Scott Walker berated the reporters for “obsessing” about immigration.
“You have fallen into the trap the president of the United States has done,” the Wisconsin governor snapped at the Republican Governors Association’s conclave in Boca Raton last week.
The ire of Walker and his fellow Republicans over the issue was a sign they were already ensnared by President Barack Obama’s “trap”: an executive action sparing as many as 4.1 million illegal immigrants from deportation.
Obama’s Thursday decision effectively injected the immigration issue into the 2016 presidential campaign. Now, whoever wins the White House in two years will have to decide whether to scuttle the president’s plan, potentially estranging Hispanic voters, the fastest-growing demographic group.
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From going it alone to quoting scripture to focusing on a policy that has tripped up Republicans for years, Obama’s announcement seemed designed to troll the GOP.
The announcement overshadowed the conference, at which the RGA wanted to showcase Republicans’ gains. Instead, the Republicans — six of whom are weighing presidential bids — wound up responding to question after question about Obama’s plans. They criticized Obama for overreach, and for not dealing with the issue when he had a Democratic House and Senate under him.
But they offered no alternatives. Walker suggested it wasn’t a big deal.
“We are actually talking about issues that people care about in our states,” Walker said, “instead of obsessing about the things you’re talking about right now, which aren’t even on the top 10 list of most Americans.”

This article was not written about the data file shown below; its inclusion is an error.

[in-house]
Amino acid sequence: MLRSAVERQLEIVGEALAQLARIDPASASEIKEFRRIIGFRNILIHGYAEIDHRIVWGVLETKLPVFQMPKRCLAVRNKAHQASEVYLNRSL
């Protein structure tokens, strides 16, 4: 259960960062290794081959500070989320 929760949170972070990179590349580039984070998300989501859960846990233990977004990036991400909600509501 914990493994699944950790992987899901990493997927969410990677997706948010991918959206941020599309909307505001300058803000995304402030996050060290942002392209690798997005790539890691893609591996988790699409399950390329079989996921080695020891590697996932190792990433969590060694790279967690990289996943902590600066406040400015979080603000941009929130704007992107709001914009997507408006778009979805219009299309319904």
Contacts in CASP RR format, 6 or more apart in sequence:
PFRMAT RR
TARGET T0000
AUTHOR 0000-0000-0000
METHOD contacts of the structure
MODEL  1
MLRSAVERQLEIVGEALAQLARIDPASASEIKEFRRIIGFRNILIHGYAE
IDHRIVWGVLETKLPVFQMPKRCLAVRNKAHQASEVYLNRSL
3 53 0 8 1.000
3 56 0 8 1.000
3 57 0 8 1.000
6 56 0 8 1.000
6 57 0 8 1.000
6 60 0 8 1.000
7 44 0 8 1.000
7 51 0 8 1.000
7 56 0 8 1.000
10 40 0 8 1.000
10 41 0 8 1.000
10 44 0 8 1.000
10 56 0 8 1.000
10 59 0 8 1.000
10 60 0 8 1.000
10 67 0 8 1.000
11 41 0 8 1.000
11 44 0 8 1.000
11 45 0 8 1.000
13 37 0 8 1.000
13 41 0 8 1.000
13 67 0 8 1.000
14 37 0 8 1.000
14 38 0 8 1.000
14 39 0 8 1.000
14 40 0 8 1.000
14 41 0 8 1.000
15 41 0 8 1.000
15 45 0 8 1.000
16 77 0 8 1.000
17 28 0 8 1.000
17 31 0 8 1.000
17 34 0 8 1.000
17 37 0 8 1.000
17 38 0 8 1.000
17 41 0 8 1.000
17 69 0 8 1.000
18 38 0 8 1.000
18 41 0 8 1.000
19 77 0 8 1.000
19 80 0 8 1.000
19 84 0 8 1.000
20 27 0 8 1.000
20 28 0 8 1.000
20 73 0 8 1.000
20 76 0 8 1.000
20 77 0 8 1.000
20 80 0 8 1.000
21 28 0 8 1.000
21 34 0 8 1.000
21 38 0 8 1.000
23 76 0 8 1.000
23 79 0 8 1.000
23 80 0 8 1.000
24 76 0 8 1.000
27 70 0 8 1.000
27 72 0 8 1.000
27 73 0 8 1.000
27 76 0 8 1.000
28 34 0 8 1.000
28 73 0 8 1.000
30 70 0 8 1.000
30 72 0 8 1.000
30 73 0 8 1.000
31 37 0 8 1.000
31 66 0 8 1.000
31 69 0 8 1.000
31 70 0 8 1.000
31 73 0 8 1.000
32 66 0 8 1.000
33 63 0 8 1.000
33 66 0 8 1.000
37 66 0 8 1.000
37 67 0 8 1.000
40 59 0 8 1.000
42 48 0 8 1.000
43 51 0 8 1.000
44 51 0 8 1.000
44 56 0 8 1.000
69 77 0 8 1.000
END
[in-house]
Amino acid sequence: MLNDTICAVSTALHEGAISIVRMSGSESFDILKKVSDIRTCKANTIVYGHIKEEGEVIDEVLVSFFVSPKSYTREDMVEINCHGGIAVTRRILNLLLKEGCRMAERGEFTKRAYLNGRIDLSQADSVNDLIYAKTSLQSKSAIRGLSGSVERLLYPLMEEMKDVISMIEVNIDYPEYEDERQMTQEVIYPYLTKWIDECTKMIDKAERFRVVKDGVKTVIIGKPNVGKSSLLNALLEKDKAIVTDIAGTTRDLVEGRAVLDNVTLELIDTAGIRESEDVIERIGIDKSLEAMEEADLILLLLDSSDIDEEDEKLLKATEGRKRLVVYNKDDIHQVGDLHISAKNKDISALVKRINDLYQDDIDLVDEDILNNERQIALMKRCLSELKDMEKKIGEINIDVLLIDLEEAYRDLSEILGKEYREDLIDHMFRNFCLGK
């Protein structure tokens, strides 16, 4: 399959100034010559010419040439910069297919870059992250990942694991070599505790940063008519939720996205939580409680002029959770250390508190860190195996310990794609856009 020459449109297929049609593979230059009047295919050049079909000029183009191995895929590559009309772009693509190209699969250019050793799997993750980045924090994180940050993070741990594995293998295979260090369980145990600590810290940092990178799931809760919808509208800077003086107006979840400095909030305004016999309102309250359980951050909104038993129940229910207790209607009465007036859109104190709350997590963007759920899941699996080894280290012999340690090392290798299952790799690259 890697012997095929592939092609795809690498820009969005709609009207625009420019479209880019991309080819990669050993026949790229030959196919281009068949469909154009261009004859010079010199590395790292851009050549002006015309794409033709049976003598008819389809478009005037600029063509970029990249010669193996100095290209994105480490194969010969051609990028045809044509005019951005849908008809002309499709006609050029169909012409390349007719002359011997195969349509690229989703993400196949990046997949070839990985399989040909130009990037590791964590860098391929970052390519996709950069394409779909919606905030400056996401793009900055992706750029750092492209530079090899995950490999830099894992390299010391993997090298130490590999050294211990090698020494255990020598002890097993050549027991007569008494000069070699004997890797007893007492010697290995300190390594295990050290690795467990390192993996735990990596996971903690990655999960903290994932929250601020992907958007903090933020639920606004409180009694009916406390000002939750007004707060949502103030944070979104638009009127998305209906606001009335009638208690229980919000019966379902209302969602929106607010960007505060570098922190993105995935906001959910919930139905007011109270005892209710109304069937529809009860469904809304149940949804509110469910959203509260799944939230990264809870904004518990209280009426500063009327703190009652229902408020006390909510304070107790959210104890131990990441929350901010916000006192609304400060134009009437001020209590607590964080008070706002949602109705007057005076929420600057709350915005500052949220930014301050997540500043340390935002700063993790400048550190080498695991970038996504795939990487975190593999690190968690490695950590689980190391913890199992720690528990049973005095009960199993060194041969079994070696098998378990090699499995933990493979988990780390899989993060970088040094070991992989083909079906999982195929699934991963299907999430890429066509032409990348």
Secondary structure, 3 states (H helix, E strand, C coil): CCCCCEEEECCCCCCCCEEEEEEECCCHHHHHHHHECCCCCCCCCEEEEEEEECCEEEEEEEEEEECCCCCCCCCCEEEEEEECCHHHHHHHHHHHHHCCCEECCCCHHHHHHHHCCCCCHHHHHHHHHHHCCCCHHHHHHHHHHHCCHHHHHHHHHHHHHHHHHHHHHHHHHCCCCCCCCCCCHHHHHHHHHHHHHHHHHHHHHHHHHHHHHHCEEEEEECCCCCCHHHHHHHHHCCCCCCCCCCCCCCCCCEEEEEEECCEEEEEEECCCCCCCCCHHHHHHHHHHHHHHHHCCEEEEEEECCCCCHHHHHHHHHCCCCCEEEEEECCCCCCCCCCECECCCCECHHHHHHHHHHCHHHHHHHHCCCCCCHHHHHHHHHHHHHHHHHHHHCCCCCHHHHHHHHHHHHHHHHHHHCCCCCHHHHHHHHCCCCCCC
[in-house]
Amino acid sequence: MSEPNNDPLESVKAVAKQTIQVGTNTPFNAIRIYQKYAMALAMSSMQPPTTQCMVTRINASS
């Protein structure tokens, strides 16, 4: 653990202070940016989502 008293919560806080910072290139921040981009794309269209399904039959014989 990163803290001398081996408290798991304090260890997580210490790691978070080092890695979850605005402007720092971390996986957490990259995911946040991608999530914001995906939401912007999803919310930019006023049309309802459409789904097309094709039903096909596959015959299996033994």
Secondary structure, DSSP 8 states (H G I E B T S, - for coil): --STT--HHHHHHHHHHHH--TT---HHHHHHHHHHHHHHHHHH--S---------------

Walker, Texas Gov. Rick Perry and Indiana Gov. Mike Pence said their states would consider a lawsuit against Obama for what Republicans say is an unconstitutional executive action (something Obama once agreed with). All three are weighing presidential bids.
Some in the U.S. House, which refused to take up comprehensive immigration reform after the 2012 elections, have talked about suing or at least fighting Obama even more.
Obama’s response: “To those members of Congress who question my authority to make our immigration system work better, or question the wisdom of me acting where Congress has failed, I have one answer: Pass a bill.”
Only one Republican governor and potential White House candidate, Ohio’s John Kasich, explicitly said that was a good idea.
“Let’s get working on this in a comprehensive way and settle everybody down,” Kasich said at one point. He also said that, contrary to his past position, he was “open” to the idea of a pathway to citizenship for illegal immigrants.
Like other Republicans, Kasich said that Obama’s unilateral action would make bipartisan accord more difficult in Washington.
But since Republicans in Washington have resisted Obama on nearly every major policy proposal, bipartisanship on Capitol Hill — especially on immigration — already looked unlikely.
The outgoing chairman of the RGA, New Jersey’s Chris Christie, also might run for president and faulted the president’s action for hurting bipartisanship.
“A Republican Congress is going to put things on the president’s desk. And I hope the president’s willing to work with folks,” Christie said.